It's the familiar cycle. Steve Jobs has done it again. He's proven that he can deliver on innovation, style and design to create a shining example of form and function. He's proven that he is both a masterful communicator and marketer—he's compelling if not hypnotizing. There are droves of us flocking to drive these points home—dissecting his delivery, his message, his style, his persona, his charisma.
Here's some food for thought in the spirit of "Think Different".
Nearly a year ago to the date, Wired reporter Leander Kahney penned this article with a comparison of Steve Jobs and Bill Gates. It's worth a read—here are a few highlights:
"Until recently, Bill Gates has been viewed as the villain of the tech world, while his archrival, Steve Jobs, enjoys an almost saintly reputation.
Gates is the cutthroat capitalist. A genius maybe, but one more interested in maximizing profits than perfecting technology. He's the ultimate vengeful nerd. Ostracized at school, he gets the last laugh by bleeding us all dry.
On the other hand, Jobs has never seemed much concerned with business, though he's been very successful at it of late. Instead, Jobs has been portrayed as a man of art and culture. He's an aesthete, an artist; driven to make a dent in the universe.
But these perceptions are wrong. In fact, the reality is reversed. It's Gates who's making a dent in the universe, and Jobs who's taking on the role of single-minded capitalist, seemingly oblivious to the broader needs of society."
"...According to Forbes, Jobs was recently worth $3.3 billion which puts him among the 194th richest in the world, and makes him the 67th richest American. But the standings were shuffled on Tuesday with Disney's $7.4 billion acquisition of Pixar Animation -- a deal that makes Jobs' Pixar holdings alone worth some $3.7 billion.
But great wealth does not make a great man.
Giving USA Foundation, a philanthropy research group which publishes an annual charity survey, said Jobs does not appear on lists of gifts of $5 million or more over the last four years. Nor is his name on a list of gifts of $1 million or more compiled by Indiana University's Center on Philanthropy."
I'm not writing this post to judge, condemn or exalt one of these great men over the other—both have made huge contributions and are worthy of tremendous respect. And truth be told, I use a Mac and admire the Apple brand. But sometimes thinking different means looking at things from multiple perspectives. Not accepting what we see at face value and digging a little deeper.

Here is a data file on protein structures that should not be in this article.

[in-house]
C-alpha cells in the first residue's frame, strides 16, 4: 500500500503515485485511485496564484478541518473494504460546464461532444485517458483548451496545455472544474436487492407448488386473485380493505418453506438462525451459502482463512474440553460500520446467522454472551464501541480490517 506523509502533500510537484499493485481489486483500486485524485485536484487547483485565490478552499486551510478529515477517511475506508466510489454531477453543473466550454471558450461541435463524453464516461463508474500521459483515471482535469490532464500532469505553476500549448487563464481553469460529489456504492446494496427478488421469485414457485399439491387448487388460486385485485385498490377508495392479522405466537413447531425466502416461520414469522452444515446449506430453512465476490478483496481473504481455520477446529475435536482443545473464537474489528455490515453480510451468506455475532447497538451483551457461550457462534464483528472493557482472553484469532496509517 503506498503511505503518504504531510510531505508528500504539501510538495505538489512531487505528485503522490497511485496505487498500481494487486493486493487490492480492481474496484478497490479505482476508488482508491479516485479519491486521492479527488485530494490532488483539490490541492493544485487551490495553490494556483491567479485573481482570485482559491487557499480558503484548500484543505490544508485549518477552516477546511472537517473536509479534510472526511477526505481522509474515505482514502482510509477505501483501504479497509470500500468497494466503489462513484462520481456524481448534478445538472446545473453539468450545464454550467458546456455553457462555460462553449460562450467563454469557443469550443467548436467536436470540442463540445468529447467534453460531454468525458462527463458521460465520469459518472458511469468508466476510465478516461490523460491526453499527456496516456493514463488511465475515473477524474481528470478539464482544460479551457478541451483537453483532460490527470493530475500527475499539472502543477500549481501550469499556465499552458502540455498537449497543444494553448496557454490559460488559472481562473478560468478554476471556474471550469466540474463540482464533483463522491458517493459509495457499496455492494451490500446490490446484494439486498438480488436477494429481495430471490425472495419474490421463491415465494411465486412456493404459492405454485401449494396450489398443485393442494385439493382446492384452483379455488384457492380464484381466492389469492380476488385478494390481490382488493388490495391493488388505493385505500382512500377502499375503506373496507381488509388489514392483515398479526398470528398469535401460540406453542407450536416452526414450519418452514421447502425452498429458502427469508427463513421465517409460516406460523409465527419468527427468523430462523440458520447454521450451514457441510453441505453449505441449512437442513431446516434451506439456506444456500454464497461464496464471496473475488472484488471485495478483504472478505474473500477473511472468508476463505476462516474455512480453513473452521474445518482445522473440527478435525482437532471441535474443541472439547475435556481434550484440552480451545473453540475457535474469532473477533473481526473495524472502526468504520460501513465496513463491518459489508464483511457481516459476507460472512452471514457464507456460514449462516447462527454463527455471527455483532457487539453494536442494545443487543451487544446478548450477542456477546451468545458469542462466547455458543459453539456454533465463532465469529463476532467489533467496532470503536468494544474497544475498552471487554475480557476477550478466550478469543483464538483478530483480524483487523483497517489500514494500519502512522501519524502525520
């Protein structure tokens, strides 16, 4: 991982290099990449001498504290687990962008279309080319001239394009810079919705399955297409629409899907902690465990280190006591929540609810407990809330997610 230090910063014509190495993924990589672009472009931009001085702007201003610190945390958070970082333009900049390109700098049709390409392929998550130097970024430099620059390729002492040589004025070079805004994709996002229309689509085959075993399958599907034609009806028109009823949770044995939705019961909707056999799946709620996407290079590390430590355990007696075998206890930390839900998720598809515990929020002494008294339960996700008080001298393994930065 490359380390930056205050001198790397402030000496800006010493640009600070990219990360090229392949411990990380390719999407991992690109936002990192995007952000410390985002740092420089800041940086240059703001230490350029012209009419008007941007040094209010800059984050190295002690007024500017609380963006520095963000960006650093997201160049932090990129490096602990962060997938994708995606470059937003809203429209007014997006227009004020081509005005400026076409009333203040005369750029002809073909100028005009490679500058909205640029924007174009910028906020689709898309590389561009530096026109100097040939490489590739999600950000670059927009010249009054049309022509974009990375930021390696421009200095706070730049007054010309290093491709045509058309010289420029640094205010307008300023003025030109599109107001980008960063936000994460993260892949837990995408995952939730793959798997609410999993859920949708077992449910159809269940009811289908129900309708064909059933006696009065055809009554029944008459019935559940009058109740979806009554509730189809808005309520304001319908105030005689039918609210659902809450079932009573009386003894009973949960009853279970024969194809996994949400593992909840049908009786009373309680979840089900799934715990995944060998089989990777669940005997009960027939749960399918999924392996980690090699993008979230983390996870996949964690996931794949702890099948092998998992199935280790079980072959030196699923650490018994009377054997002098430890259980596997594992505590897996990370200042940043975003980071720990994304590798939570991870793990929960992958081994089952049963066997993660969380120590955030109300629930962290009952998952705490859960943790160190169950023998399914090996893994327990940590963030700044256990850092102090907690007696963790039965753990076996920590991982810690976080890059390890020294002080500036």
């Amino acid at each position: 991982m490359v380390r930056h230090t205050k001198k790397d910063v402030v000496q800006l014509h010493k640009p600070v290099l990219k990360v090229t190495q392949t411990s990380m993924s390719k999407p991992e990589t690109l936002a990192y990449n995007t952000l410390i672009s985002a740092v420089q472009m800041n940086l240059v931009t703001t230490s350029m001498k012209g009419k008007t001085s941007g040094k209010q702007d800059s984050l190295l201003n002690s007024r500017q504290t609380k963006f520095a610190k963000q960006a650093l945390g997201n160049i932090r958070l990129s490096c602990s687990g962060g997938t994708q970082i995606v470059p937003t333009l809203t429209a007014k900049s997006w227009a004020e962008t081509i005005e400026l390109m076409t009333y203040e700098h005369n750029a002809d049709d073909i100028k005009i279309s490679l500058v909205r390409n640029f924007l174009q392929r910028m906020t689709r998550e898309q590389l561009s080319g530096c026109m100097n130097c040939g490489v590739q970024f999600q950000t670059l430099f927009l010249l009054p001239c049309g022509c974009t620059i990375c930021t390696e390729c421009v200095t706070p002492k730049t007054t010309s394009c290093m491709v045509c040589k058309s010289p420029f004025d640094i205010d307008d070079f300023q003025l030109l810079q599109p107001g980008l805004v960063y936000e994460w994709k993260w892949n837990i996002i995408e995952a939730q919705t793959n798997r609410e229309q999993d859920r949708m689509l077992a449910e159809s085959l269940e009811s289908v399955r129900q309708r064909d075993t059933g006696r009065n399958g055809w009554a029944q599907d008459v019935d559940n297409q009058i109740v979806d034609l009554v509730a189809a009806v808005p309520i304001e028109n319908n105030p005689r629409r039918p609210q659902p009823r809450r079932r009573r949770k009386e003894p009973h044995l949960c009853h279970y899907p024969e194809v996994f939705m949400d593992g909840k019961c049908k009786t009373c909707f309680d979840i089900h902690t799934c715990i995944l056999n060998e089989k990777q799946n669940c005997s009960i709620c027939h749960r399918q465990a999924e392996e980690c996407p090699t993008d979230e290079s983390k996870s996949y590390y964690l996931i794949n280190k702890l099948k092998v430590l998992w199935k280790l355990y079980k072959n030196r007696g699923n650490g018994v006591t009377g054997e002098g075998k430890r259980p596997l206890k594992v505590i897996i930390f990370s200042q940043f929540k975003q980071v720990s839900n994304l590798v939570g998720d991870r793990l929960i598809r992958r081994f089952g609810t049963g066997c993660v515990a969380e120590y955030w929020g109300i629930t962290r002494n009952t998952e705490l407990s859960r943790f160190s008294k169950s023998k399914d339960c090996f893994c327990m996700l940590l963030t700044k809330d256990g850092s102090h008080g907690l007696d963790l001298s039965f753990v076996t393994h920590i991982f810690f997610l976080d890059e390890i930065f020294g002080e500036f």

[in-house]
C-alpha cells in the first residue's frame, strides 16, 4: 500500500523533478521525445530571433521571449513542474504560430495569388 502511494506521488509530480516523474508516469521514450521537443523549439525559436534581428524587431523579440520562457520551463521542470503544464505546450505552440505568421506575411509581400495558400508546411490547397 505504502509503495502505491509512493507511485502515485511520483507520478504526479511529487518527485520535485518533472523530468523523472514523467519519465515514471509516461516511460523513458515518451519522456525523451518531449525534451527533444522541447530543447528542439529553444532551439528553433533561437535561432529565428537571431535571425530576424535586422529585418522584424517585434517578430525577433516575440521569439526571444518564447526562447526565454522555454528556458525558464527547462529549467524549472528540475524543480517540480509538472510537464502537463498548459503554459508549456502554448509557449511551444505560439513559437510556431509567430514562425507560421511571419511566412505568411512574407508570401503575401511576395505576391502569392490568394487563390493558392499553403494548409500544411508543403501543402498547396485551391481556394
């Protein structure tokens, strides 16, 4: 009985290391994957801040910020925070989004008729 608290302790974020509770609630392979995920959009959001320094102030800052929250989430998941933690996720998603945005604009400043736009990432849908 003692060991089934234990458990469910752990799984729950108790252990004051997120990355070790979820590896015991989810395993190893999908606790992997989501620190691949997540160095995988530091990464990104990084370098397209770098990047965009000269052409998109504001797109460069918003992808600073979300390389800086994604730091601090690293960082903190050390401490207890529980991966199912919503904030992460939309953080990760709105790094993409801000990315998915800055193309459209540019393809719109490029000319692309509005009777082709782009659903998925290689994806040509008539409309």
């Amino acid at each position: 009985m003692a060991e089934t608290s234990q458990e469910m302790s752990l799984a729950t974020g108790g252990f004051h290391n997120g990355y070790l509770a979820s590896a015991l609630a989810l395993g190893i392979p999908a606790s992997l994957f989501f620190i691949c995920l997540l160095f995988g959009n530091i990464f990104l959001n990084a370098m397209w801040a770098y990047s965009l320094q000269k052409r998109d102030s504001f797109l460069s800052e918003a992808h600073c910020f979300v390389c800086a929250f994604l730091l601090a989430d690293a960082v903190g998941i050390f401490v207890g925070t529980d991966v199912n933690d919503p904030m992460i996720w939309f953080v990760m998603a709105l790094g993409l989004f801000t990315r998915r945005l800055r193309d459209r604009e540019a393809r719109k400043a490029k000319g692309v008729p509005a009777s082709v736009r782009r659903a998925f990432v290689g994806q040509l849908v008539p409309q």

Also, thinking different theoretically leads to living different. Whether you admire Microsoft or have disdain for it, Bill Gates is living a very distinct lifestyle as he continues to give so much of what he has away to a variety of humanitarian causes. This quality of his life transcends his presentation style and/or business legacy.
"In the same way, I admire Bono over Mick Jagger, and John Lennon over Elvis, because they spoke up about things bigger than their own celebrity."
This is how Kahney ends his article—it's an interesting take on the different styles of cultural icons. I'll admit that I'm more of a Stones fan than a U2 fan. The Stones have a legacy of music through the years that I admire, relate to and enjoy. I especially appreciate albums like Exile On Main Street. But ask me if I would rather be like Mick Jagger or Bono and hands down I would tell you Bono. As I've watched Bono through the years, I am convinced that he's the real deal and leads a positive life—a life worth examining.
Just a little food for thought as we clamor to admire the handy work of Mr. Jobs. It's understandable. The Man is brilliant, as is the brand that he has built from scratch and re-built with hard work and conviction. And he's probably got a good heart too—(I have no idea either way, though I was moved and inspired by his "Stay Foolish" speech).
But examining both sides of the same coin is always worth doing so as we come to our conclusions. And maybe "thinking differently" is the best way that we can honor the innovative spirit that Steve Jobs has helped pioneer. In a way, I'm exercising that very thing in this post. So think different, and live different—because after all, we're all individuals. And today is a great day to celebrate that fact.